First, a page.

Women PowerMost chief executive officers in Maryland are...


August 10, 1994

Women Power

Most chief executive officers in Maryland are white males. Therefore, we live in a completely sexist and racist society. D. W. Dent, whose opinion was expressed in an Aug. 1 letter, uses this sort of erroneous reasoning. Unfortunately, there are many others who think this way.

D. W. Dent is upset because there are no women or minorities represented among the top chief executives in Maryland. This is not because of sexism or racism.

Any woman or minority with the brains and the ambition can achieve their goals. Add to that the preferential treatment they get from affirmation action and they have no excuses for failing to achieve their goals.

Let us assume that to become CEO of a corporation one must have a lot of knowledge and experience. Therefore, CEOs must be at least in their 40s. These people would have received their advanced degrees in the early 1970s when most of their classmates were men.

Women constituted only 5 to 10 percent of the people receiving advanced degrees in the early 1970s, so it is not logical that they would be major players in the upper reaches of business. Today, 30 to 40 percent of the people receiving advanced degrees are women.

If The Sun looks at the corporate power structure 20 years from now, I am sure that D. W. Dent will be pleased with the results.

Society is very complex. We cannot look at one statistic and make a conclusion, nor can we prevent the facts from getting in the way of our model. We must look at a large amount of data before we come to any conclusions.

Erik Nelson


False Rumors

The report in The Sun July 31, that "Rumors sweep eastern Balto. Co." about the Moving to Opportunity (MTO) program fails to answer directly the rumor that MTO participants will be moving to Essex and Dundalk.

The simple answer is the rumor is false. Those chosen for MTO must move into areas where no more than 10 percent of families have incomes below the federal poverty level.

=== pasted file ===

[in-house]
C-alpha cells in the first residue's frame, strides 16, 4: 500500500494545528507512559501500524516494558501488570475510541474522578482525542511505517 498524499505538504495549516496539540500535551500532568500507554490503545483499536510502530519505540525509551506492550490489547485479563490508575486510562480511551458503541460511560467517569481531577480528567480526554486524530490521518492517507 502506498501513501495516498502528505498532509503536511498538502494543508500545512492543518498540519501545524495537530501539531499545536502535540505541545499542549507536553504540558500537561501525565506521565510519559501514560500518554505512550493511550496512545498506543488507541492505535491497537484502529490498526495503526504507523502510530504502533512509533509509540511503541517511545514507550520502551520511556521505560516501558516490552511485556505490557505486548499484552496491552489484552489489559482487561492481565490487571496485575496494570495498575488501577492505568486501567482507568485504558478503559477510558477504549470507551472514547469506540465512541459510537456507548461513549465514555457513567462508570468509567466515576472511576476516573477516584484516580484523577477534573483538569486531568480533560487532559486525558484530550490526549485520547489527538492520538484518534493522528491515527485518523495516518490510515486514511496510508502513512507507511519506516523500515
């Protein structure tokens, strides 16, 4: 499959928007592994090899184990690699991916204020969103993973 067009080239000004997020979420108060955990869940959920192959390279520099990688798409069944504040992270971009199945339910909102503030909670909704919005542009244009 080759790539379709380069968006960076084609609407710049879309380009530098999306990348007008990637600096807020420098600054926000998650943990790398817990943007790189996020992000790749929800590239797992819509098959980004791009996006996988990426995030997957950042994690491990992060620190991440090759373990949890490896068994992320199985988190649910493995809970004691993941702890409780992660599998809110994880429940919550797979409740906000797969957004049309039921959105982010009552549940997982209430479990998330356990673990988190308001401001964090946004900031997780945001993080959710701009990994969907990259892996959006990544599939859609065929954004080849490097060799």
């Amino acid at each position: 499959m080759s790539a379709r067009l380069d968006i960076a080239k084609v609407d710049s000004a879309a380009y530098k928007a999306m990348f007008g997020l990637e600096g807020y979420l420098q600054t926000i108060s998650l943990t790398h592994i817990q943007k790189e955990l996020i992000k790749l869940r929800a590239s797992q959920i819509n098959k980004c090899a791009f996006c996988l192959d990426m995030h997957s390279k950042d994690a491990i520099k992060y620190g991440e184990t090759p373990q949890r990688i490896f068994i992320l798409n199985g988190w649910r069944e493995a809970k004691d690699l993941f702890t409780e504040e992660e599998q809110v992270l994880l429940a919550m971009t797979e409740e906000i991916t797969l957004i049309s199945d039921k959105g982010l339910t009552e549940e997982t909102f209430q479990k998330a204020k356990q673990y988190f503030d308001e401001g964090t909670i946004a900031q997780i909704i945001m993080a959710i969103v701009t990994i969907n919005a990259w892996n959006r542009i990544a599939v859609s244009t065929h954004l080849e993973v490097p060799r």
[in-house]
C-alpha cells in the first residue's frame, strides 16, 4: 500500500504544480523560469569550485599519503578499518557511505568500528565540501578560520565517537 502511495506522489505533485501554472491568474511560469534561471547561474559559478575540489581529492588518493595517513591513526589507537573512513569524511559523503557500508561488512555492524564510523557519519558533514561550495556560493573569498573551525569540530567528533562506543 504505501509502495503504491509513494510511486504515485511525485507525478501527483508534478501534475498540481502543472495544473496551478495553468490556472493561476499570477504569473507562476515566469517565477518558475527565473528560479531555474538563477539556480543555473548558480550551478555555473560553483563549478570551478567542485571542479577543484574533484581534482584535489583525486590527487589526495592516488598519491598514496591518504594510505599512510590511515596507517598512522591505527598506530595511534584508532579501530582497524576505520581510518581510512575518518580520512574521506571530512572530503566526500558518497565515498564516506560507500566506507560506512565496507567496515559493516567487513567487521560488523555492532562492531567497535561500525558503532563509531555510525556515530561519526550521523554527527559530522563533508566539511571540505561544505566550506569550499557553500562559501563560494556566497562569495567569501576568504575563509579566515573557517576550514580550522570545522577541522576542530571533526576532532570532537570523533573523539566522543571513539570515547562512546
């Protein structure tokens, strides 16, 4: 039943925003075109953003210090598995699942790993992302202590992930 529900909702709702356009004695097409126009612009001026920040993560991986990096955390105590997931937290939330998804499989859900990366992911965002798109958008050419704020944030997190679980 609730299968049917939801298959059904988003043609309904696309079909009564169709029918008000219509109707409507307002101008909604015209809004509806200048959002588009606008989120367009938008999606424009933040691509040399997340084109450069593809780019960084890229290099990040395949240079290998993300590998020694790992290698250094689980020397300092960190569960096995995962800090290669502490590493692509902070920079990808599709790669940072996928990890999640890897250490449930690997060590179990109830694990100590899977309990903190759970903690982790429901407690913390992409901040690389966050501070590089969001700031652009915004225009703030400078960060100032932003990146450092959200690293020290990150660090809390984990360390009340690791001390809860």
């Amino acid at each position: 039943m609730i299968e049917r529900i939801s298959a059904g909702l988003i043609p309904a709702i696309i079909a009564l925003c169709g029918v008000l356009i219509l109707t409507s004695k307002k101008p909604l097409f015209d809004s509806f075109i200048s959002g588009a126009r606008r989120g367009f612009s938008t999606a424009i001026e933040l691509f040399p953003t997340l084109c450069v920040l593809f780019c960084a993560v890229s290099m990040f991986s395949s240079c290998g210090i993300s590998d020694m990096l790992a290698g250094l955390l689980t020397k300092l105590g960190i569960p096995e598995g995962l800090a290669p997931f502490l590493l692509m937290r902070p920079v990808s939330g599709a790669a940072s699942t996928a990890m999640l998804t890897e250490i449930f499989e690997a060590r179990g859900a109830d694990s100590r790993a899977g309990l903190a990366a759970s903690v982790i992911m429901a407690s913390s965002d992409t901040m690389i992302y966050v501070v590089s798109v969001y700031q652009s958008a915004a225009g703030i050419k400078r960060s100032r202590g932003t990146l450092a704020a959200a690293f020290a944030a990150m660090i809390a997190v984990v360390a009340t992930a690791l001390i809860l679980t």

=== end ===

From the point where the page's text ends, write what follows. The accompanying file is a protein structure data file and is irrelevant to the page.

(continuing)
Since large parts of Dundalk and Essex are high poverty areas, it is virtually certain that no MTO participants would be moving into either area.

Given the outspoken sentiments expressed by politicians and others from Dundalk and Essex who are quoted in the report, it is unlikely that any MTO participants would want to move either place even if they were eligible areas.

The report also says: "Many residents see MTO as the first step in a government plan to tear down the city's housing projects and move the residents to eastern Baltimore County."

Again, it is false that there is any plan to place public housing in eastern Baltimore County. Although some of the high-rise public housing buildings in the city are scheduled for demolition, federal rules prohibit replacement units being located in areas where there are high concentrations of poverty.

Both being places where a high level of poverty prevails, Dundalk and Essex would be ruled out as possible locations for replacement public housing.

MTO intends to do what its name suggests, make it possible for poor people to move where there is opportunity to find employment, good schools, decent housing and safer streets.

It intends also to disperse, not reconcentrate, poverty. Those being the program's goals, a move to Essex or Dundalk would hardly help achieve them. Public housing residents would fare as well staying where they are.

Martin A. Dyer


In Haiti

I must have been asleep and did not hear about our being required to seek permission from the Security Council of the United Nations to undertake an action that we deem appropriate.

When President Clinton decided to seek permission from the United Nations, he set a dramatic precedent that could do irreparable harm in the future.

The Monroe Doctrine has been abrogated in one fell swoop by a president who appears to want to conduct an invasion with no responsibility on his part.

Allowing the United Nations to give approval does not make this poor decision a good one. What is our national interest? This action will open Pandora's box.

I find it rather strange that the president and those congressional leaders who are advocating this action are the same people who would do nothing to assist those in Nicaragua when an administration attempted that.

It is not necessary to speak about what they did themselves when they were young and we were in Vietnam.

We are using our military to do an ever-increasing number of things while simultaneously reducing it in strength.

Contrary to what these people think, the military is trained and expected to fight wars and not be involved in nation building.

It is not worth one American life to install a new dictator in Haiti, especially when the American people are diametrically opposed to it.

D. J. Myers


Liberals and Labels

The phrase "Politically correct liberals," appearing in a headline on a Today section story (Aug. 4) is a stupid oxymoron.

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